An electric purple bunch of grapes with goggle eyes and a silly grin stuck on the top of my homework was the greatest thing in the whole world, because when I scratched it smelled like a super-sugary version of grape. I can almost smell those scratch-n-sniff stickers from third grade. Why is this childhood memory of mine more crystal clear to me then many of things I saw and did last week? Is it simply nostalgia? Or is there something more to it? I went in search of answers to these questions to learn more about scent and memory. Laying in bed one night, my best friend's dog, Mo, who was rescued as a puppy, leapt into my dream. A few inspired restless hours later I had landed on the concept for the "Mo's Nose" scentsational books series. I knew that I wanted readers to be able to experience the world like Mo does -- with their noses. Every time I wrote about "seeing" colors with the nose, my mind would return to those grape stickers from third grade.
Researching and creating these scent-filled adventures, I discovered that the sense of smell is a powerful and overlooked part of how we learn, experience and remember. Smells create "Proustian Memories," which are long-term memories that elicit strong emotional responses. Primal, immediate and complex, the sense of smell is our most powerful sense: 10,000 times more powerful than the other senses and directly connected to the limbic system, which is the place in the brain where memories and emotions are processed. There have been many studies that link certain smells, especially from 100-percent essential oils or aromatherapy, with improved focus, learning and memory. A 2002 study in Russia tested peppermint aroma on schoolchildren and found that it consistently improved grades on tests. Duke University has also done a series of experiments with mice "that have shown that the part of the brain that processes scents is indeed a key to forming long-term memory." Researchers have also consistently found that incorporating more senses when you are learning something has a more substantial and long-lasting effect on memory.
I've now written four books in the "Mo's Nose" series, and I continue to get feedback every day from parents and children who are discovering this connection between scent and learning. Parents and teachers of learning disabled children have emailed repeatedly to thank us and let us know that incorporating the sense of smell has helped these children connect with the books and the concept of color, and stay focused. With its clear and immediate link to the brain, our noses can lead the way to focus and lasting memories. And for our children, this connection can lead to the sweet smell of successful learning!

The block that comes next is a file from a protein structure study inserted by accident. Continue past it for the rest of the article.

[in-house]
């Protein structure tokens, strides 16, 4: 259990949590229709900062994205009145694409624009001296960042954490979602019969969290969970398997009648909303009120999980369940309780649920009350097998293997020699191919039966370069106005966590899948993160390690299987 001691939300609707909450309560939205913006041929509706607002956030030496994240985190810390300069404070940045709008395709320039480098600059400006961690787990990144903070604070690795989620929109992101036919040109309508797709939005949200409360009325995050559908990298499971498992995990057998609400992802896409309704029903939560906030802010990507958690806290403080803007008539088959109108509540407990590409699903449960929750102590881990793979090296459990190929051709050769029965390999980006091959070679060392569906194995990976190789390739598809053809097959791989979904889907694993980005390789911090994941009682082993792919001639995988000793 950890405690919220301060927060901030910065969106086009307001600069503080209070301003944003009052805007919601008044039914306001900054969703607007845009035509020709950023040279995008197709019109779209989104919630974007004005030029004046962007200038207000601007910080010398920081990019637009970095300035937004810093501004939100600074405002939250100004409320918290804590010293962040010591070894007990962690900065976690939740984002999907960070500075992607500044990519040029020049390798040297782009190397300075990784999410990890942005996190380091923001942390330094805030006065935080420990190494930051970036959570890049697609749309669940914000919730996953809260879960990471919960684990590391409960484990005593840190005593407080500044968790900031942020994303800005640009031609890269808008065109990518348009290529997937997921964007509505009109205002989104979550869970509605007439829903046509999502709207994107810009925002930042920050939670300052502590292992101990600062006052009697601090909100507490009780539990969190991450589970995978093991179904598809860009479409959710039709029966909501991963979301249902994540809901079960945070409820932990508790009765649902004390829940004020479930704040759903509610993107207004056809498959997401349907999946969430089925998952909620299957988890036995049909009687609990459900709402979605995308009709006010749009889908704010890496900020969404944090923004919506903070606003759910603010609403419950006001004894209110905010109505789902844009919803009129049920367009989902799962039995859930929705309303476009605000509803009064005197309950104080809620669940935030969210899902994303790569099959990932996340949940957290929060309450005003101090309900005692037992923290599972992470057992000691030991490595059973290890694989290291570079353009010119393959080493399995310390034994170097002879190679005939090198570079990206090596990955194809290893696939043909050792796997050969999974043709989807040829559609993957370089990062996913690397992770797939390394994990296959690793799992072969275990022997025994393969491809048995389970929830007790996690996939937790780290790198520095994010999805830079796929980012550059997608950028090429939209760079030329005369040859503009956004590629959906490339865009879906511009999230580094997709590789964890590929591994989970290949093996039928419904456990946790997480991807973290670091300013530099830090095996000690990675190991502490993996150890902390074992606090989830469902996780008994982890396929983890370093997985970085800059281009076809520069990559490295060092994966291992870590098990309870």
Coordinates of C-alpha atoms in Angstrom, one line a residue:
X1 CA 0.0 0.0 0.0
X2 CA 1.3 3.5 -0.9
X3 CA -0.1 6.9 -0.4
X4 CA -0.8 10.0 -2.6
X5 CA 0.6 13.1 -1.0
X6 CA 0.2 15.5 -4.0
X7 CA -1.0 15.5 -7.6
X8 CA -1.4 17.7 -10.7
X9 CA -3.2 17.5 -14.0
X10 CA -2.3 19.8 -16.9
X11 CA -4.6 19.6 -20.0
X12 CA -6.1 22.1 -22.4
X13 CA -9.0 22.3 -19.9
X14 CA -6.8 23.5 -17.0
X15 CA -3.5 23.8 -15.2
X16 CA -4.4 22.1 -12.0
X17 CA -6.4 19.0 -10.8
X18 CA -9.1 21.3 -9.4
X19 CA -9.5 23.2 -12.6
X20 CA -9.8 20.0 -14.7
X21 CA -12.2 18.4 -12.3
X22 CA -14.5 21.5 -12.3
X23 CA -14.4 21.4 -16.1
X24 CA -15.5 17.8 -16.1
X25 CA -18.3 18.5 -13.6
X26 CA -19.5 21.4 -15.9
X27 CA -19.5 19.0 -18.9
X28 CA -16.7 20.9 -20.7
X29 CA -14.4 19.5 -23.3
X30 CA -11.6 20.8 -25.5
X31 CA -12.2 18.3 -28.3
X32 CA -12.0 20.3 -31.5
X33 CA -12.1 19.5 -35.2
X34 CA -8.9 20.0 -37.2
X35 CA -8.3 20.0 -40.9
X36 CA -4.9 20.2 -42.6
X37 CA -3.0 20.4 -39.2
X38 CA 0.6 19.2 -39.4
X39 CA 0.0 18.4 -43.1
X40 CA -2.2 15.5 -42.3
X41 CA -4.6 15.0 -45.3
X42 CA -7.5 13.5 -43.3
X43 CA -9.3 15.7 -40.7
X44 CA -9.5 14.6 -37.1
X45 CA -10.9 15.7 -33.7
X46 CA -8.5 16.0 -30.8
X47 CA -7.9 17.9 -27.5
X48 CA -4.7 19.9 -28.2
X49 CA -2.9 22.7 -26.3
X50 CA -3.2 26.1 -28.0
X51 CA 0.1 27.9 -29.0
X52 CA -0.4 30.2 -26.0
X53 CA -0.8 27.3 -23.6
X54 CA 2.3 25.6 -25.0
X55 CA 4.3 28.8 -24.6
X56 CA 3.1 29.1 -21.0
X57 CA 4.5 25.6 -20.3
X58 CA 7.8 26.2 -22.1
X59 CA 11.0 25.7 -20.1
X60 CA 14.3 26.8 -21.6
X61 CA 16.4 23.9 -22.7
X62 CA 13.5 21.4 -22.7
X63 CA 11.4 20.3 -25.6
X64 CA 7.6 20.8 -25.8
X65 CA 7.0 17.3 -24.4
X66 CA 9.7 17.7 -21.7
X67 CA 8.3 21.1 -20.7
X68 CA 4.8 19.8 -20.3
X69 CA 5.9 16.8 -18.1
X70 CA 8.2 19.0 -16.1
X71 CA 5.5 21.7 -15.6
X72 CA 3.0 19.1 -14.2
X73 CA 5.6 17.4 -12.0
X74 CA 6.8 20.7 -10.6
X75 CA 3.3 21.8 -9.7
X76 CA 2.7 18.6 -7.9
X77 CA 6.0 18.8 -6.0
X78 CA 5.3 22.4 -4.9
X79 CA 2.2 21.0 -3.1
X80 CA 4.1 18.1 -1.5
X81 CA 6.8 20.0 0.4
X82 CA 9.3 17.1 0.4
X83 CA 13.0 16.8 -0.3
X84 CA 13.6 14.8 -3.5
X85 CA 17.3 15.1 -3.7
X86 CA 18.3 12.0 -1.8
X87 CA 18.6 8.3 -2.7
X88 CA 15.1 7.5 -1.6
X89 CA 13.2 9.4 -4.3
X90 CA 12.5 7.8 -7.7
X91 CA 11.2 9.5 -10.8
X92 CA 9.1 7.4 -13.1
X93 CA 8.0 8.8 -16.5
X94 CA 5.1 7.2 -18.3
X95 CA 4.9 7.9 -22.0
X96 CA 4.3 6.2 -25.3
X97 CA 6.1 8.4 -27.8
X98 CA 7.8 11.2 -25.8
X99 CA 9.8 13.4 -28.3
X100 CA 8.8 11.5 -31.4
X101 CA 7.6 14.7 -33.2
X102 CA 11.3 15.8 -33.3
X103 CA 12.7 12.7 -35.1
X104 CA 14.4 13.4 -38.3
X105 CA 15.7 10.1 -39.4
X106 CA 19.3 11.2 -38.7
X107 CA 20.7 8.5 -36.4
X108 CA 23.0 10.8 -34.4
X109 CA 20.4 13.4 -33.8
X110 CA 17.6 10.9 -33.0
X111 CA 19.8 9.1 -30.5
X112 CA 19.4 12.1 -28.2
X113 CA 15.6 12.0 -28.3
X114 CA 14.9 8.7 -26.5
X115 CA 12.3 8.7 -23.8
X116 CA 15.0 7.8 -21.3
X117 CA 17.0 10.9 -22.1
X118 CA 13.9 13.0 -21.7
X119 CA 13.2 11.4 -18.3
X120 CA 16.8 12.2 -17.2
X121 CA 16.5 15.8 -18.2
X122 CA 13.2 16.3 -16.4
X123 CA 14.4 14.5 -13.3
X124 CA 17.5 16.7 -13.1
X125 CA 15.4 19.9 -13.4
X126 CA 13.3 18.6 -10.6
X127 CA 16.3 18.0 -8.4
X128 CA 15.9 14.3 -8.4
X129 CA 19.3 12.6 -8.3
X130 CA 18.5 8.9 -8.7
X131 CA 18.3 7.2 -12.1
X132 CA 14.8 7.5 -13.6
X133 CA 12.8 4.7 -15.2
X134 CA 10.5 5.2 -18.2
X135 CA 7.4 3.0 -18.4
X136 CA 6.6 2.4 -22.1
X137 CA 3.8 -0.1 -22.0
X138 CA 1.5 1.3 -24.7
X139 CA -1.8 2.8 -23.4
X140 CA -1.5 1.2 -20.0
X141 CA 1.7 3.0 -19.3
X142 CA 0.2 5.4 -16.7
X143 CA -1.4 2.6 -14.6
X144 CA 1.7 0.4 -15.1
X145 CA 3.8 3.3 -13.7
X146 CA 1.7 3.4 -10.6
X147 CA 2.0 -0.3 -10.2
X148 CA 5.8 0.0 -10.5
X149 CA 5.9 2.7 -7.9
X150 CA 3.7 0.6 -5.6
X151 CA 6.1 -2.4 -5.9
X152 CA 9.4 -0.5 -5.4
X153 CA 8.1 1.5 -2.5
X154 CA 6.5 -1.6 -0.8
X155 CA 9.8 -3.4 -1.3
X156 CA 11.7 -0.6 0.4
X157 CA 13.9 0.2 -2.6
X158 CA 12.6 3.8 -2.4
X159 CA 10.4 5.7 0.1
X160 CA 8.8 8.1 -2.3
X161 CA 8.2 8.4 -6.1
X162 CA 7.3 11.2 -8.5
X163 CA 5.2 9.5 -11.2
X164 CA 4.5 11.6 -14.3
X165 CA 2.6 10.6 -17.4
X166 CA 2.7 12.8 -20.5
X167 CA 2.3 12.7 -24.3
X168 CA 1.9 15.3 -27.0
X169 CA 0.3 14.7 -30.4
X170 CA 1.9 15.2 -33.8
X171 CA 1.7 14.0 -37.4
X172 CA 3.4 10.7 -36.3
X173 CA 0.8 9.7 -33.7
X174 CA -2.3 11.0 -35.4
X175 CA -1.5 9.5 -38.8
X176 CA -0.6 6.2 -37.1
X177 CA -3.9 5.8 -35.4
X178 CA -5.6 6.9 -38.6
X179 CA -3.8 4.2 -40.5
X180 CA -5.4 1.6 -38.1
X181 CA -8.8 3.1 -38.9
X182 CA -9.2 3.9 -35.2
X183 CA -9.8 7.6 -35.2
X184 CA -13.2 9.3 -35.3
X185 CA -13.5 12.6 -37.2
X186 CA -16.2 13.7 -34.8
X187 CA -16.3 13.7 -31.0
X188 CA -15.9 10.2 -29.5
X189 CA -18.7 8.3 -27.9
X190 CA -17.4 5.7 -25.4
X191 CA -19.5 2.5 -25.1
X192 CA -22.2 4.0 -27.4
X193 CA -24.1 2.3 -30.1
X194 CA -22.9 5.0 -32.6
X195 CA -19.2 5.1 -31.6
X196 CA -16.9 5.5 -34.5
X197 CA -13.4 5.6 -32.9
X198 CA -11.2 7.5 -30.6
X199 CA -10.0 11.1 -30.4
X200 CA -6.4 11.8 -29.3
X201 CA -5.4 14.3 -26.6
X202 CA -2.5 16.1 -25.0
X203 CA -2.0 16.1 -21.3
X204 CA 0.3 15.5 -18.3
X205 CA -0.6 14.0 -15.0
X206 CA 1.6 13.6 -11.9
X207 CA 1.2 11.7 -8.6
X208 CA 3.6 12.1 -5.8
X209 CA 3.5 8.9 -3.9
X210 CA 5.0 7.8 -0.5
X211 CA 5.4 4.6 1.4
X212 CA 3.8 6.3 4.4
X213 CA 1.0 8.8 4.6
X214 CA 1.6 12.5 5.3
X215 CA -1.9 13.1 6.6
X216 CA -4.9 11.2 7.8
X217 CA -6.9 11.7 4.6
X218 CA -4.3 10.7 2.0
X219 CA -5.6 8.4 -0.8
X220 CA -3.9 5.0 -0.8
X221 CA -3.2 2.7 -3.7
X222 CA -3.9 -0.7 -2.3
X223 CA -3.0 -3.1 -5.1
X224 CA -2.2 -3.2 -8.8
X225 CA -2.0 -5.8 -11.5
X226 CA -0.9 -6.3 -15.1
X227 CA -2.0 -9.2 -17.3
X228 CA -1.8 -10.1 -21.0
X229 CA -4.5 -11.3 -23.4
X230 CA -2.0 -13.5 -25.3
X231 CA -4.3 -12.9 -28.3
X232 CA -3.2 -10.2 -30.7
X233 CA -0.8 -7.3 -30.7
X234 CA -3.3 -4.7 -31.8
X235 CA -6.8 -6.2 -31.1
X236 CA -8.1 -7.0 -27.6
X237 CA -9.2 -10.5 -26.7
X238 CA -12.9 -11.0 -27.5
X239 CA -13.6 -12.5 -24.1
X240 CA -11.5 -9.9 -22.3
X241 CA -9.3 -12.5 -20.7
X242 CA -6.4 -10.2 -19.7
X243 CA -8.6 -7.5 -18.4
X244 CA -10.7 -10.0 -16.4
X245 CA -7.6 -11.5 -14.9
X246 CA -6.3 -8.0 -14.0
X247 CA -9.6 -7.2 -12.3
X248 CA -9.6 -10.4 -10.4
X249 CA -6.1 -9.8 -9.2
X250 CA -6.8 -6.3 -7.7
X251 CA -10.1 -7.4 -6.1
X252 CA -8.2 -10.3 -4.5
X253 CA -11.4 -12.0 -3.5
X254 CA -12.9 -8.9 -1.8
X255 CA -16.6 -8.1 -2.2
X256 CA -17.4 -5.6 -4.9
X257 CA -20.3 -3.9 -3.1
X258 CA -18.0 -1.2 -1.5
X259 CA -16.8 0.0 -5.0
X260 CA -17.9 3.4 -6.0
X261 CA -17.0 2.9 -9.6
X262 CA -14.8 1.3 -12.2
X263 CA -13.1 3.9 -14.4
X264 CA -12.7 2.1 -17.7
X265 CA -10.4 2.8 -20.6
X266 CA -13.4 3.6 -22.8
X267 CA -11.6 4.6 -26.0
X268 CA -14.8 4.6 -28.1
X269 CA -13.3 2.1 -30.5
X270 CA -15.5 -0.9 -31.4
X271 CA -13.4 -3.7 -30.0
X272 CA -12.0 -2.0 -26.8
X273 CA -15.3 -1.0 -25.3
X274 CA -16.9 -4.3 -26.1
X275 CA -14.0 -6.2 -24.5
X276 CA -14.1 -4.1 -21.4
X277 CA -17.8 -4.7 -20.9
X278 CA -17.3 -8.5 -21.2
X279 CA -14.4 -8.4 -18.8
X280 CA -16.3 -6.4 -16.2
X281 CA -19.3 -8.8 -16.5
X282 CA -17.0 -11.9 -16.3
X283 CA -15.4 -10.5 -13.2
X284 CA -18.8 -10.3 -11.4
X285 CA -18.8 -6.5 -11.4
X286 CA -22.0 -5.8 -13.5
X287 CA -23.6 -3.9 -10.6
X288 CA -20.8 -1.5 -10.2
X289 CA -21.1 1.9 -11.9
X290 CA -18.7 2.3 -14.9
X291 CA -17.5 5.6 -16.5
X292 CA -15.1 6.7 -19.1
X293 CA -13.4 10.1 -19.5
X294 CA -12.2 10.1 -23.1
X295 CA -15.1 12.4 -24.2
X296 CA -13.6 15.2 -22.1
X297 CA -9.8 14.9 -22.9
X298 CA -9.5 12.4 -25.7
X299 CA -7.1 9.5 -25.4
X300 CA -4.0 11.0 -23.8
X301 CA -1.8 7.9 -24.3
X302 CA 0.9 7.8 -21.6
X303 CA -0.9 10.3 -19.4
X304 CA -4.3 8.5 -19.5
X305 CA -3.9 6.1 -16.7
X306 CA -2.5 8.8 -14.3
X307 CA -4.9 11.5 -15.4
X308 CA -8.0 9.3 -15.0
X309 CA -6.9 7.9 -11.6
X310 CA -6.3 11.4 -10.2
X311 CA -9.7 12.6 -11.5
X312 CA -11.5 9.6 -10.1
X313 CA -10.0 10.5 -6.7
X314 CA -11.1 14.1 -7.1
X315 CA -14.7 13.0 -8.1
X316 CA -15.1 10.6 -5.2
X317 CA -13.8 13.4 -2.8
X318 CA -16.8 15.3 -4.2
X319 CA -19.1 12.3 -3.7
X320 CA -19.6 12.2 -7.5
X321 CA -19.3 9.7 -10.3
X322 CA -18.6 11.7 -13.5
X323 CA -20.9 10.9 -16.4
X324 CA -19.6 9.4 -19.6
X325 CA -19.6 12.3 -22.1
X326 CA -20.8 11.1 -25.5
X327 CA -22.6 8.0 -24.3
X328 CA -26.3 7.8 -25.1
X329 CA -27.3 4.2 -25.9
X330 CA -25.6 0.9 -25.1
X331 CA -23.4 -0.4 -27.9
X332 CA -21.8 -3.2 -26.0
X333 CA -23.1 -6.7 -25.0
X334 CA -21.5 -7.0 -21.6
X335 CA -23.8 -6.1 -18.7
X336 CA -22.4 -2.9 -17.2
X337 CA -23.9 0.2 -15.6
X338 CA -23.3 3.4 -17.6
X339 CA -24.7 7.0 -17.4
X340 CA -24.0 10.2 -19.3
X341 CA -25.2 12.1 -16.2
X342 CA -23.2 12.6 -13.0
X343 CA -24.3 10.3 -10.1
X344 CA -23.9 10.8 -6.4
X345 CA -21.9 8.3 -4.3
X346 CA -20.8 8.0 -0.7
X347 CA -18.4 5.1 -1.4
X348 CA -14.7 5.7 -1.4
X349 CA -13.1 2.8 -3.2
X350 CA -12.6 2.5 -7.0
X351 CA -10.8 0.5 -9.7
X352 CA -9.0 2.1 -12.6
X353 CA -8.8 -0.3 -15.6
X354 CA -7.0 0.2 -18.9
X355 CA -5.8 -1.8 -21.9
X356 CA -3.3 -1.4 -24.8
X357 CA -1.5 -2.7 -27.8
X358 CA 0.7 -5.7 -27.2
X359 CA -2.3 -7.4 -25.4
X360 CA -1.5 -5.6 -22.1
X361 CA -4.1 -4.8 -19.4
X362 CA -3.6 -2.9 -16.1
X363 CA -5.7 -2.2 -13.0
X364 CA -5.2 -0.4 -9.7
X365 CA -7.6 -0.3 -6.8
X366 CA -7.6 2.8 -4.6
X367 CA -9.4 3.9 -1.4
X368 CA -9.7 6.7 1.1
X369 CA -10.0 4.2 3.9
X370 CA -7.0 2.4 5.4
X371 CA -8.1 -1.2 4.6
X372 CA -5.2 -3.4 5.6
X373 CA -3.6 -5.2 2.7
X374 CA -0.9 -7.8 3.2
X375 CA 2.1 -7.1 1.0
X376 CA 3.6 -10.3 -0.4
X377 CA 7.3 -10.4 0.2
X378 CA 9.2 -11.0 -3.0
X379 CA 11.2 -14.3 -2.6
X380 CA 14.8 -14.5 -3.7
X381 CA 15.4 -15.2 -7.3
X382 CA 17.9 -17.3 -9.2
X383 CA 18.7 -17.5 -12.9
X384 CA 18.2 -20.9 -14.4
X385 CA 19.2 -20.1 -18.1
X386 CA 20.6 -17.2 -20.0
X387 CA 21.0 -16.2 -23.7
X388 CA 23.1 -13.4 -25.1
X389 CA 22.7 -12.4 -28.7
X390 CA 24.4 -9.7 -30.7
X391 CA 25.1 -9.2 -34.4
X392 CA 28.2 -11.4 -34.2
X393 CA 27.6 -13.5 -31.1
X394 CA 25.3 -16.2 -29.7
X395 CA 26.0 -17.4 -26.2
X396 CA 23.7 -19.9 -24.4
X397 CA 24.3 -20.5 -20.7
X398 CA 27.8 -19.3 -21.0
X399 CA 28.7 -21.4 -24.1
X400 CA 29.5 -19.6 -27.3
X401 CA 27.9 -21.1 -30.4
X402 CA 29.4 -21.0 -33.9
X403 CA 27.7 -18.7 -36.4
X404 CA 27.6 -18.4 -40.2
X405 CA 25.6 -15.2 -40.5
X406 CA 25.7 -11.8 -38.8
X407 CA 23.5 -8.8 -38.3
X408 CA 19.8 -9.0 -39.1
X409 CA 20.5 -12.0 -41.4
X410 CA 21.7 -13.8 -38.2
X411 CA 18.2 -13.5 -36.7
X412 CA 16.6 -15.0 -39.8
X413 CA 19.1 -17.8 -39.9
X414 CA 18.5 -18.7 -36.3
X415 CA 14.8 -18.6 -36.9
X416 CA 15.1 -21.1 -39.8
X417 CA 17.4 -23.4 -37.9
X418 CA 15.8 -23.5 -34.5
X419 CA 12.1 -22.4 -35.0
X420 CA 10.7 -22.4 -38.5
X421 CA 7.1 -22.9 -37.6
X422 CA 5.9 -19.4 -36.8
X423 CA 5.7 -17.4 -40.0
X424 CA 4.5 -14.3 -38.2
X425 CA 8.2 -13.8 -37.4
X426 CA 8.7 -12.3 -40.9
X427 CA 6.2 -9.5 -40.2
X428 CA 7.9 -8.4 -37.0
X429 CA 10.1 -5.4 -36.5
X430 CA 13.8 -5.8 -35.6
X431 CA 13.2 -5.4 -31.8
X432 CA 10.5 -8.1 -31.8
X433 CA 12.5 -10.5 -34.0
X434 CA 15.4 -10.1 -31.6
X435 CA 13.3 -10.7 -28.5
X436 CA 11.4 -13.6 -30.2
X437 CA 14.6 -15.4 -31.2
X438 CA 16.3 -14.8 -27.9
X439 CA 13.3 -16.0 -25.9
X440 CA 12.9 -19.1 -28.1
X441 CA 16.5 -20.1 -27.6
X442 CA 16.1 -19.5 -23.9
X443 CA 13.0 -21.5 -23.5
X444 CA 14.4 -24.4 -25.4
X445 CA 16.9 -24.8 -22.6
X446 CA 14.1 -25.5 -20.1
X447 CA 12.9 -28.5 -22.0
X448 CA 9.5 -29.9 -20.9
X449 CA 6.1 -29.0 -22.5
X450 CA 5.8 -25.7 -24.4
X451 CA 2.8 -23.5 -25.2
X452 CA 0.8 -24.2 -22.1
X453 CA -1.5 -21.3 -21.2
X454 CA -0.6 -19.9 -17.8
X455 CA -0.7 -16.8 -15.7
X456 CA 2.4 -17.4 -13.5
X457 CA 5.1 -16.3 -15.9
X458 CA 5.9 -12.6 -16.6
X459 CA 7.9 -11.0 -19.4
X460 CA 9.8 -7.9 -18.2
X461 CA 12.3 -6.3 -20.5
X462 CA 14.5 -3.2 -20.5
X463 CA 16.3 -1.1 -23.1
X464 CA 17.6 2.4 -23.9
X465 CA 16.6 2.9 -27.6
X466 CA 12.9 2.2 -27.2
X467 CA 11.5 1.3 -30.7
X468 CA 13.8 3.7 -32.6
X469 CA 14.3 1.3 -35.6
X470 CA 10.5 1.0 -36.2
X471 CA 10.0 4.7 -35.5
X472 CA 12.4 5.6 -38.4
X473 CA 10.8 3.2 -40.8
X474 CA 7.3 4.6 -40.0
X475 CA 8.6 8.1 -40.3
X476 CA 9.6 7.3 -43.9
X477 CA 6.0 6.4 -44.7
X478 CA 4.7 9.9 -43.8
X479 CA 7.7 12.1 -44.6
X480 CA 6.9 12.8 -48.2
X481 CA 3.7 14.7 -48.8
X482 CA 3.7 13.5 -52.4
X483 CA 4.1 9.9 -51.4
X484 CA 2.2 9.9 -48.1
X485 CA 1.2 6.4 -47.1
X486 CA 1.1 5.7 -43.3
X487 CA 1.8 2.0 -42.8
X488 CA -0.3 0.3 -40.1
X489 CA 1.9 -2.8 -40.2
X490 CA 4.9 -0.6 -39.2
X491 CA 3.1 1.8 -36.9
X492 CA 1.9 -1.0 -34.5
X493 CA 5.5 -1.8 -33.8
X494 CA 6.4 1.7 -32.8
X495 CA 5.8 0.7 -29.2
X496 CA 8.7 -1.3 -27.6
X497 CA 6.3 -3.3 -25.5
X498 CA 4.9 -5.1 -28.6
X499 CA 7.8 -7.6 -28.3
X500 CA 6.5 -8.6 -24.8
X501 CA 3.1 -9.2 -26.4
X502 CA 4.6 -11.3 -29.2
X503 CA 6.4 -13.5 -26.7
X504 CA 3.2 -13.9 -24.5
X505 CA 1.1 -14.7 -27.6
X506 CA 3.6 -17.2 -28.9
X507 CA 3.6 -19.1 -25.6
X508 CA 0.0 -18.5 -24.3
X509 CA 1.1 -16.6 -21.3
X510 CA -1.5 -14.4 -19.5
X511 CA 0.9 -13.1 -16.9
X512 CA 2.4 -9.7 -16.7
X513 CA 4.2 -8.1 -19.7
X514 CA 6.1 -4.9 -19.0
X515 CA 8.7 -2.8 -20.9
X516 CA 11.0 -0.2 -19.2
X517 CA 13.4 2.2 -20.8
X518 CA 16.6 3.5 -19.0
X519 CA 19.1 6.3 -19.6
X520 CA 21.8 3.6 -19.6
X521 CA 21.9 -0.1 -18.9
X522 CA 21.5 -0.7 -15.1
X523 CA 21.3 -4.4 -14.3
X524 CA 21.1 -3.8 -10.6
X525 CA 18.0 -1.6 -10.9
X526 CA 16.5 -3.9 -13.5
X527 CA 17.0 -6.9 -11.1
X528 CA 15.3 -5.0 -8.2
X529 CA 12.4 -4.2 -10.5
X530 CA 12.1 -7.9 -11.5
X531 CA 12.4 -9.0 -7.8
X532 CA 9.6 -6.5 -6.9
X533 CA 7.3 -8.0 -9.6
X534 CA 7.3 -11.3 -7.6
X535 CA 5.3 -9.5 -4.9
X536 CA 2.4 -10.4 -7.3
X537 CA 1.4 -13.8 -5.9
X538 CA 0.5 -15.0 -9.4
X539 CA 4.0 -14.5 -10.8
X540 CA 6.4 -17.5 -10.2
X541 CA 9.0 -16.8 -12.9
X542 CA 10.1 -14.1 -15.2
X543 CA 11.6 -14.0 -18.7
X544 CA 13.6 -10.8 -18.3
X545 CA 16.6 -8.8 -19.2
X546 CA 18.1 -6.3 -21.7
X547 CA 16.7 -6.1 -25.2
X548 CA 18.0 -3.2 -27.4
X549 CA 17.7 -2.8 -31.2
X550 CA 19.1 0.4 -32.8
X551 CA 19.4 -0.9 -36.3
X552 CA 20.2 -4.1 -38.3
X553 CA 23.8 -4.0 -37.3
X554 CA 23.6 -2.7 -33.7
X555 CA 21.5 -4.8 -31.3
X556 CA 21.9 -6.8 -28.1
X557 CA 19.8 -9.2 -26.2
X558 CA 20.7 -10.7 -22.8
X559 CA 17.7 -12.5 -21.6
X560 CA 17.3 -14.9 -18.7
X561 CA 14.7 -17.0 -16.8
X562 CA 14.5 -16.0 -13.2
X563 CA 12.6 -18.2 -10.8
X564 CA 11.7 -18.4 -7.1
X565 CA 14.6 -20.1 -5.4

Here are three simple steps to incorporate the sense of smell into your child's learning environment:
1. Buy and let your children smell 100-percent essential oils and see what scent they like and respond to. I recommend starting with the following oils: Peppermint: A refreshing scent that research has shown to help improve memory and test scores. Spearmint: Similar properties as peppermint, but a little milder. Cinnamon Leaf: Energizing, focusing and revitalizing, cinnamon leaf enhances active reasoning. Grapefruit: A tangy, citrus scent that is stimulating and is especially loved by children. Lavender: A calming, relaxing and refreshing scent, which is the most popular oil in aromatherapy; I would only use this for relaxing or de-stressing post school or post homework, or for more restful sleep.
2. Buy a room diffuser, put the recommended number of drops of your child's favorite scent on the diffuser and let it run while your child is studying and doing homework. I prefer Aura Cacia Oils, available at www.Auracacia.com and they also make two diffusers that are inexpensive and easy to use, linked here and here.
3. Most importantly, you must send your child to school with a handkerchief or small cloth with the a few drops of the same oil that you diffused during homework time. They can smell this before a test or just periodically during the school day.
In addition to the three easy steps above, especially for younger children, you can have them read and smell the aromatherapy scents in "Mo Smells Green," which features specially blended 100-percent aromatherapy oils, before starting homework and let them take it to school during the day and smell it during free time.
Follow Margaret Hyde on Twitter: www.twitter.com/@MosNose